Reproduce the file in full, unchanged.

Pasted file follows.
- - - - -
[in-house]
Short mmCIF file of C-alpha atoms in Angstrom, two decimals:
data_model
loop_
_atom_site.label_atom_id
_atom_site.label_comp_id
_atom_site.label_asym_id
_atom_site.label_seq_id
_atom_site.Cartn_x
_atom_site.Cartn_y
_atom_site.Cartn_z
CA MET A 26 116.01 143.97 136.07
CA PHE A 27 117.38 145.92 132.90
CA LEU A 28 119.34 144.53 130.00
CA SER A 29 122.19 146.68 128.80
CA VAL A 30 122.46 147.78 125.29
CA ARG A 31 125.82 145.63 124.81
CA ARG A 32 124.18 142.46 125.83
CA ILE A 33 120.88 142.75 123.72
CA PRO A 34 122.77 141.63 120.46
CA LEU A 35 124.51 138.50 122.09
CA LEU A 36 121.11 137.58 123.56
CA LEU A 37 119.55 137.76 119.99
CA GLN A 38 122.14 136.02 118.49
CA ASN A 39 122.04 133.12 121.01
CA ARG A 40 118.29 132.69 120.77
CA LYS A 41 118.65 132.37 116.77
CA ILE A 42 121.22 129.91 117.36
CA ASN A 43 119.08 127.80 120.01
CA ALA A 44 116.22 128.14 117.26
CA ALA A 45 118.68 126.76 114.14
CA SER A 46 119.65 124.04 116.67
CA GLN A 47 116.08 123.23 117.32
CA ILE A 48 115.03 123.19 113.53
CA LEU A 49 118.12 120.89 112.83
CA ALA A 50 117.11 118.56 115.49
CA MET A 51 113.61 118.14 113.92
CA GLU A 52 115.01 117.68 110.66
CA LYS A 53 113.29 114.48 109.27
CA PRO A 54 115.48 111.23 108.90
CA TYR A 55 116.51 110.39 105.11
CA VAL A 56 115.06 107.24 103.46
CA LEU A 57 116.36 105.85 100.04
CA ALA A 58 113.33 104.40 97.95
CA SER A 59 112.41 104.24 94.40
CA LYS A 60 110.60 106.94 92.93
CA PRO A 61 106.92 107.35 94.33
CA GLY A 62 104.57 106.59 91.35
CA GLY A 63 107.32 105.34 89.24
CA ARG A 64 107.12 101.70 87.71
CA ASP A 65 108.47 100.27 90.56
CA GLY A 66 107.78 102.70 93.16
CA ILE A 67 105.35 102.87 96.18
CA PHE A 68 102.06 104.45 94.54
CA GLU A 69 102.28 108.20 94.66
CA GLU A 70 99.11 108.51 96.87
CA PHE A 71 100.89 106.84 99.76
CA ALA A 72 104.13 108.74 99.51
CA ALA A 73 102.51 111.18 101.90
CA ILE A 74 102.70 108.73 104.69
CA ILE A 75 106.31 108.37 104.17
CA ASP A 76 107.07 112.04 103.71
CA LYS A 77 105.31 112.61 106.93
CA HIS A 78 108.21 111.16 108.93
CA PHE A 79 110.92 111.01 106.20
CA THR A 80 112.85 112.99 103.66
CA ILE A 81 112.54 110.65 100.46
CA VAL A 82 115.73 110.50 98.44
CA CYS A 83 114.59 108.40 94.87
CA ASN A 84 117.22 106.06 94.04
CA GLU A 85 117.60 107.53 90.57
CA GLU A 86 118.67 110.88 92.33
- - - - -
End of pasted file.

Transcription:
[in-house]
Short mmCIF file of C-alpha atoms in Angstrom, two decimals:
data_model
loop_
_atom_site.label_atom_id
_atom_site.label_comp_id
_atom_site.label_asym_id
_atom_site.label_seq_id
_atom_site.Cartn_x
_atom_site.Cartn_y
_atom_site.Cartn_z
CA MET A 26 116.01 143.97 136.07
CA PHE A 27 117.38 145.92 132.90
CA LEU A 28 119.34 144.53 130.00
CA SER A 29 122.19 146.68 128.80
CA VAL A 30 122.46 147.78 125.29
CA ARG A 31 125.82 145.63 124.81
CA ARG A 32 124.18 142.46 125.83
CA ILE A 33 120.88 142.75 123.72
CA PRO A 34 122.77 141.63 120.46
CA LEU A 35 124.51 138.50 122.09
CA LEU A 36 121.11 137.58 123.56
CA LEU A 37 119.55 137.76 119.99
CA GLN A 38 122.14 136.02 118.49
CA ASN A 39 122.04 133.12 121.01
CA ARG A 40 118.29 132.69 120.77
CA LYS A 41 118.65 132.37 116.77
CA ILE A 42 121.22 129.91 117.36
CA ASN A 43 119.08 127.80 120.01
CA ALA A 44 116.22 128.14 117.26
CA ALA A 45 118.68 126.76 114.14
CA SER A 46 119.65 124.04 116.67
CA GLN A 47 116.08 123.23 117.32
CA ILE A 48 115.03 123.19 113.53
CA LEU A 49 118.12 120.89 112.83
CA ALA A 50 117.11 118.56 115.49
CA MET A 51 113.61 118.14 113.92
CA GLU A 52 115.01 117.68 110.66
CA LYS A 53 113.29 114.48 109.27
CA PRO A 54 115.48 111.23 108.90
CA TYR A 55 116.51 110.39 105.11
CA VAL A 56 115.06 107.24 103.46
CA LEU A 57 116.36 105.85 100.04
CA ALA A 58 113.33 104.40 97.95
CA SER A 59 112.41 104.24 94.40
CA LYS A 60 110.60 106.94 92.93
CA PRO A 61 106.92 107.35 94.33
CA GLY A 62 104.57 106.59 91.35
CA GLY A 63 107.32 105.34 89.24
CA ARG A 64 107.12 101.70 87.71
CA ASP A 65 108.47 100.27 90.56
CA GLY A 66 107.78 102.70 93.16
CA ILE A 67 105.35 102.87 96.18
CA PHE A 68 102.06 104.45 94.54
CA GLU A 69 102.28 108.20 94.66
CA GLU A 70 99.11 108.51 96.87
CA PHE A 71 100.89 106.84 99.76
CA ALA A 72 104.13 108.74 99.51
CA ALA A 73 102.51 111.18 101.90
CA ILE A 74 102.70 108.73 104.69
CA ILE A 75 106.31 108.37 104.17
CA ASP A 76 107.07 112.04 103.71
CA LYS A 77 105.31 112.61 106.93
CA HIS A 78 108.21 111.16 108.93
CA PHE A 79 110.92 111.01 106.20
CA THR A 80 112.85 112.99 103.66
CA ILE A 81 112.54 110.65 100.46
CA VAL A 82 115.73 110.50 98.44
CA CYS A 83 114.59 108.40 94.87
CA ASN A 84 117.22 106.06 94.04
CA GLU A 85 117.60 107.53 90.57
CA GLU A 86 118.67 110.88 92.33